Heitor Villa-Lobos is one of the most prominent Brazilian composer of classical music. He also maintained a close connection to Brazilian folklore, which is reflected in his works. He has composed a suite with various choros and has also worked elsewhere on the fusion of Brazilian and classical European music.
His twelve etudes are among the most famous pieces in the classical guitar repertoire. Especially the first two etudes feature a very rigid technical workout. Etude N#1 puts the focus on the right hand, featuring a permanent pattern almost completely throughout its entire length. I recommend it to intermediate to advanced fingerstyle players to stabilize and improve their technique.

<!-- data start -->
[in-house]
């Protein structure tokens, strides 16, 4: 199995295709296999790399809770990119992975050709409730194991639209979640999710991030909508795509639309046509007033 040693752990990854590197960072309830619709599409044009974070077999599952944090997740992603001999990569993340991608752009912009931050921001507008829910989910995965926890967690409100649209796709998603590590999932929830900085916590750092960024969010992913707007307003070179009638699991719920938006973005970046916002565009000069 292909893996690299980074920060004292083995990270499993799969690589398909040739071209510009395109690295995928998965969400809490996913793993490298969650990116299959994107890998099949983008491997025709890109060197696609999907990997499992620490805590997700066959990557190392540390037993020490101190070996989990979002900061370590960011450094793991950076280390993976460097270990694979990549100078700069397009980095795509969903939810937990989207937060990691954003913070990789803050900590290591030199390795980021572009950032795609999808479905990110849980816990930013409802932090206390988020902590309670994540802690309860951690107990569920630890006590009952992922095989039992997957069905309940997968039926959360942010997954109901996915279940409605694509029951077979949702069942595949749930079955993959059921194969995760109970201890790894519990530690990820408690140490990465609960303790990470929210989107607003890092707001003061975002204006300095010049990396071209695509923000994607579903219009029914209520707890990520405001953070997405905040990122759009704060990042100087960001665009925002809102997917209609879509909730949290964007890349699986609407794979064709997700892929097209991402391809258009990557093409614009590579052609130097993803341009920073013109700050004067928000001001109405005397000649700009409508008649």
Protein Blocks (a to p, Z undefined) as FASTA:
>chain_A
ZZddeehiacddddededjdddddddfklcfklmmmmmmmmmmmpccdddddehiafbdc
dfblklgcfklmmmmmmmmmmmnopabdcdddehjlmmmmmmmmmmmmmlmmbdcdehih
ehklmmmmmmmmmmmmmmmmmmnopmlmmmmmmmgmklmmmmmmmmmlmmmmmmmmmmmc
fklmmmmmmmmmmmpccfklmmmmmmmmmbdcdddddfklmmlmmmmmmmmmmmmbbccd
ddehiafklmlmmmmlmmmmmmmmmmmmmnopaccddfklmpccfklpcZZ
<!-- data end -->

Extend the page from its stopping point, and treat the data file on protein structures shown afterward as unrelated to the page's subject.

Watch classical guitar trailblazer Andres Segovia perform a dazzling version of the Etude N#1 :
If you feel that some of the chord grips are (understably) too hard, I recommend to practice the right hand pattern with only a few bars. Actually, the first bar is a perfectly fine technical exercise and will improve your right hand technique noticably when you add it to your permanent practice routine.
Notice the right hand fingering written above the notation in letters. The shortcuts are derived from the spanish language:
- p stands for thumb (spanish: pulgar)
- i = index finger (indice)
- m = middle finger (medio)
- a = ring finger (anular)
If you feel ready to add a chord progression to this right hand pattern you might want to start with bars 21-42. In this section, Villa-Lobos features a sequence of descending diminished chords. The left hand grip remains the same throughout these 22 bars – it is merely lowered a half-step (one fret) every two bars. This a perfect way to practice the right hand pattern with minimum effort in the left hand.
Here is a Soundslice to help you in analyzing Andres Segovias performance: